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Int J Pediatr Otorhinolaryngol. 2011 Apr;75(4):495-9. doi: 10.1016/j.ijporl.2011.01.003. Epub 2011 Feb 3.

A new measurement tool for speech development based on Ling's stages of speech acquisition in pediatric cochlear implant recipients.

Author information

1
Department of Otorhinolaryngology-Head and Neck Surgery, Samsung Medical Center, Sungkyunkwan University, School of Medicine, 50 Irwon-dong, Gangnam-gu, 135-710 Seoul, Republic of Korea.

Abstract

OBJECTIVES:

With the rapid increase of pediatric cochlear implantation (CI), there exists a need for a standardized assessment tool regarding speech and communication skills in children with CI. However, the current testing tools are not appropriate for the longitudinal evaluation of young children after CI. The aims of this study were to describe a progressive testing tool developed for the evaluation of speech acquisition and production in young children who have undergone CI and to examine its validity.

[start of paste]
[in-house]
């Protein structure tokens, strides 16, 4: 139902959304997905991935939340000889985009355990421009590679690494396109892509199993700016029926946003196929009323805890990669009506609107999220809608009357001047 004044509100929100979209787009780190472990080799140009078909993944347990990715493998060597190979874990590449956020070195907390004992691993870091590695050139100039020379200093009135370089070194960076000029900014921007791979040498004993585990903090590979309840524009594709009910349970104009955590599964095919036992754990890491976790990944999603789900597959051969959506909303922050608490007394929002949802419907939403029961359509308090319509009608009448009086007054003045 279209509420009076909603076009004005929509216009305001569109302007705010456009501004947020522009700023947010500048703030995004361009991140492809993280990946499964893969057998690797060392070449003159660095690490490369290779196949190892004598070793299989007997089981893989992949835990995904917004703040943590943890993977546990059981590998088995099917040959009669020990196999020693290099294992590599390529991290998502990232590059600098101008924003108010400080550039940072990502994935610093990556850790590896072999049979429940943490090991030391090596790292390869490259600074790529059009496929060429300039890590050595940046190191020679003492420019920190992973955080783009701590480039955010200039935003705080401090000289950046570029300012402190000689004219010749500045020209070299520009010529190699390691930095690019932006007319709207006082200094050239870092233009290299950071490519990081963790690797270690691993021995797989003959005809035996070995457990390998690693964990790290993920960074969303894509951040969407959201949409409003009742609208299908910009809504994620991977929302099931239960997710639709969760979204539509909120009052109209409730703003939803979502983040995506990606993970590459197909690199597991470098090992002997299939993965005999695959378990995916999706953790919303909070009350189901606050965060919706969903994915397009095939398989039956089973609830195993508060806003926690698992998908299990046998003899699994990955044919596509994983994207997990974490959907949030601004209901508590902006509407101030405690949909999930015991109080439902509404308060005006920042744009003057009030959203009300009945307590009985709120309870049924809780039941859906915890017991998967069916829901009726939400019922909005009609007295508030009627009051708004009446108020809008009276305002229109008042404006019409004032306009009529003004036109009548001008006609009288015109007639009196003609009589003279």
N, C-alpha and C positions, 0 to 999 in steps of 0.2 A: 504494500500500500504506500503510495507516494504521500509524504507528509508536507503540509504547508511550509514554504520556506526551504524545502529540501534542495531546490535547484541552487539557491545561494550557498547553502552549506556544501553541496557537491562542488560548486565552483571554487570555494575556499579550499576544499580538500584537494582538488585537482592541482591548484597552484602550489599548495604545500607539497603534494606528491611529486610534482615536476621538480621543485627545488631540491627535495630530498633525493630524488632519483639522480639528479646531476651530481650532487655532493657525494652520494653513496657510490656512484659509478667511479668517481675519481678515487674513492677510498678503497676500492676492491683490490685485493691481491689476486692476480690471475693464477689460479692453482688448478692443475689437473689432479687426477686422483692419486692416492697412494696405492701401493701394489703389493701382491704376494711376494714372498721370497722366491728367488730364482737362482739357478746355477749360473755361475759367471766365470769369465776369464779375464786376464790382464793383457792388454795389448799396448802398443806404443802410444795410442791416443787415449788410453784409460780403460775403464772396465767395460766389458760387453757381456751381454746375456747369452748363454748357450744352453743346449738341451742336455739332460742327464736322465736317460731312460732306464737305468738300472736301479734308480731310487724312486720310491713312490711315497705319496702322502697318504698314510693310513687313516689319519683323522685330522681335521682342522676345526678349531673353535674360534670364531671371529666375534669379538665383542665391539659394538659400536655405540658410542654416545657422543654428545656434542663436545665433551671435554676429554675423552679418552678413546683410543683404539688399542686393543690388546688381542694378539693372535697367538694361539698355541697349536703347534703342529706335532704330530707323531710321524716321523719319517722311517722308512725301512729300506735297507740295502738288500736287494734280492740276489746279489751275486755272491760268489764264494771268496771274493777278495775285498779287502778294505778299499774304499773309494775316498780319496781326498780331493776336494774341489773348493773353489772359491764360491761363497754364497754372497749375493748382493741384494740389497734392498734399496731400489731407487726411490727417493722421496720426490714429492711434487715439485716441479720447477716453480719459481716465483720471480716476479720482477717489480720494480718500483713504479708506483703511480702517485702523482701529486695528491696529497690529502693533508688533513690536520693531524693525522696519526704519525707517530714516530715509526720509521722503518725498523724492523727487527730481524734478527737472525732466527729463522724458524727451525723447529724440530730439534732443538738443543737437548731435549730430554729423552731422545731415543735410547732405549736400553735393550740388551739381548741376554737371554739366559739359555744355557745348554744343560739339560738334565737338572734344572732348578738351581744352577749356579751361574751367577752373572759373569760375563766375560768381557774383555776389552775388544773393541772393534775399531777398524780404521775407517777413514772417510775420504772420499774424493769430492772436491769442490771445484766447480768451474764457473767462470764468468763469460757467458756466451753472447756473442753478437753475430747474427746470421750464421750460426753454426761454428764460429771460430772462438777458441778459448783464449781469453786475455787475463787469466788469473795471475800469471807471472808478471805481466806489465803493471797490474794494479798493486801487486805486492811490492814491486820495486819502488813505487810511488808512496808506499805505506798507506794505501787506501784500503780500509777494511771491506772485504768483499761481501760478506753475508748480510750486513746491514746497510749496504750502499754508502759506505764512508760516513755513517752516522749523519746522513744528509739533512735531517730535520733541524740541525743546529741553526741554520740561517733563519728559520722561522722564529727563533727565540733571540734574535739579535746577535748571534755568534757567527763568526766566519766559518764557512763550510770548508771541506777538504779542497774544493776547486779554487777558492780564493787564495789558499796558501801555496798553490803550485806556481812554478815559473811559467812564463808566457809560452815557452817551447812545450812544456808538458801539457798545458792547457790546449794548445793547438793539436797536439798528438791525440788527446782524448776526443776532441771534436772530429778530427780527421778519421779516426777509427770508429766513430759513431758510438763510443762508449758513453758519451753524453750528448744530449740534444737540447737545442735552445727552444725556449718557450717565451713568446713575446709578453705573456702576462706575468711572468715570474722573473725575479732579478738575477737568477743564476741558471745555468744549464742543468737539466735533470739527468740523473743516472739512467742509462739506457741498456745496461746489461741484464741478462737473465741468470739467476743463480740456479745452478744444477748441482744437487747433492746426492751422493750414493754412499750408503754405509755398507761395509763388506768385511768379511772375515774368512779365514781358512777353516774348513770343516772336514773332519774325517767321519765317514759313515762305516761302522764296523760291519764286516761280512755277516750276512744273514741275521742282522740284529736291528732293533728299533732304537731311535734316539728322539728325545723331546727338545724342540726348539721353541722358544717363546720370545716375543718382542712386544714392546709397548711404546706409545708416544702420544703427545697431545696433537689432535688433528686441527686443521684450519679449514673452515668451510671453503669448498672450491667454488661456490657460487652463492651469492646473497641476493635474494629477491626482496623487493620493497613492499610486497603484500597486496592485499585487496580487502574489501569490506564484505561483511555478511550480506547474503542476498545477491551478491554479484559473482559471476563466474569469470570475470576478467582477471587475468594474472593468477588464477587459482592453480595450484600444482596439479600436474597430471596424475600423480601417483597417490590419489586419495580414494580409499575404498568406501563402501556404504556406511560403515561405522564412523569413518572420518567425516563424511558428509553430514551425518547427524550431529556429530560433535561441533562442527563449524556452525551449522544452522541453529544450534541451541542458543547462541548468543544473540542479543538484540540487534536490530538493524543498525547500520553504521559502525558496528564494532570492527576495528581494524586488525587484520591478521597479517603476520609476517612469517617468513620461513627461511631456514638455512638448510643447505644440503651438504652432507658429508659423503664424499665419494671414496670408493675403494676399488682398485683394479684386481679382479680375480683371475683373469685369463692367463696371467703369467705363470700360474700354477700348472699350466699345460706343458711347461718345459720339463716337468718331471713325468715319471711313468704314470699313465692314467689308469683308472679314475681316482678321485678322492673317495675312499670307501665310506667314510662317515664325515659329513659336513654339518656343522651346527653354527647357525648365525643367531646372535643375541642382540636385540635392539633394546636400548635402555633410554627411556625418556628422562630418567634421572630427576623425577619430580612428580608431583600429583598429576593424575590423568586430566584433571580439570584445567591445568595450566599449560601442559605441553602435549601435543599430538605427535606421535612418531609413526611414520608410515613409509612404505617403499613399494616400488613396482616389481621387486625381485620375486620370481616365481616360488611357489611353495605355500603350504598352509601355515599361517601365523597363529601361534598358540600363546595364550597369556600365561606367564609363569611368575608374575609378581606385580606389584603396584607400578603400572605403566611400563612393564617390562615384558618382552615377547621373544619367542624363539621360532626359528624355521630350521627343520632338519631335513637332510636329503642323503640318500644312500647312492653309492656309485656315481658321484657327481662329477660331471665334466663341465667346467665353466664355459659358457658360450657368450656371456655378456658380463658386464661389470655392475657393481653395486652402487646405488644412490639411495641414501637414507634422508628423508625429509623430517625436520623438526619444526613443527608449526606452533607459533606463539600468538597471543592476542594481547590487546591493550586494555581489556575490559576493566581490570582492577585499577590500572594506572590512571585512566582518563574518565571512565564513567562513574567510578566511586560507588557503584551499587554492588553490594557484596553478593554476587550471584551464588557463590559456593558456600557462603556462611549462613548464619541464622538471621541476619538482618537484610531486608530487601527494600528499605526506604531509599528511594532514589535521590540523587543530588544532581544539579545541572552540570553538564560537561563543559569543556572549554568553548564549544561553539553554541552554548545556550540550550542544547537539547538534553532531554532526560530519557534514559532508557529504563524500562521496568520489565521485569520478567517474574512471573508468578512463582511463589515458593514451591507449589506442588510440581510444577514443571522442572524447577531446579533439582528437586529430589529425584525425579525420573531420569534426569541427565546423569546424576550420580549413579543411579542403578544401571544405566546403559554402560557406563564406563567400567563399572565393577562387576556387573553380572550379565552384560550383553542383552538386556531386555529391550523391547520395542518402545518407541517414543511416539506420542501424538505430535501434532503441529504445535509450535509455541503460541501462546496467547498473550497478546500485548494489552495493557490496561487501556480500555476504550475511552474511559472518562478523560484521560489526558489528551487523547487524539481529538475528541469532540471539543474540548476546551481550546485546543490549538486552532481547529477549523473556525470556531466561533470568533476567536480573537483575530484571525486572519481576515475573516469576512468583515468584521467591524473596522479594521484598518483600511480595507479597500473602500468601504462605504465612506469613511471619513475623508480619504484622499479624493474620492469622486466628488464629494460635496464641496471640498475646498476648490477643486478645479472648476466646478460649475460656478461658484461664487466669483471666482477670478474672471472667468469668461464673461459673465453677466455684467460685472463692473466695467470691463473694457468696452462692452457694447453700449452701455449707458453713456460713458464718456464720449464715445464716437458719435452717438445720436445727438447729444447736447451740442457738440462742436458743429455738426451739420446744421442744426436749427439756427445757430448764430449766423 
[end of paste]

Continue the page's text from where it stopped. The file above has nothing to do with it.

METHODS:

Sixty children younger than six years of age with CI participated in this study. A Korean version of Ling's stages (K-Ling) was developed based on the Ling speech teaching model to longitudinally assess phonologic and phonetic developments in young children after CI. The K-Ling, the Categories of Auditory Performance (CAP), and the Sequenced Language Scale for Infants (SELSI) were performed in the children with CI preoperatively and three, six, and 12 months postoperatively. Correlations among these three testing tools were analyzed.

RESULTS:

Auditory, language, and speech skills assessed using the CAP, SELSI, and K-Ling improved continuously for 12 months in young children following CI. Strong correlations were obtained among K-Ling's level, CAP scores, and the equivalent age of SELSI; correlation indices ranged from 0.540 to 0.800.

CONCLUSIONS:

The K-Ling was a valid evaluation tool regarding speech development in young children who are using CI and who are in the early stages of speech development. Longitudinal assessments of phonetic and phonologic developments may be attainable in young children using the K-Ling.

PMID:
21295354
DOI:
10.1016/j.ijporl.2011.01.003
[Indexed for MEDLINE]

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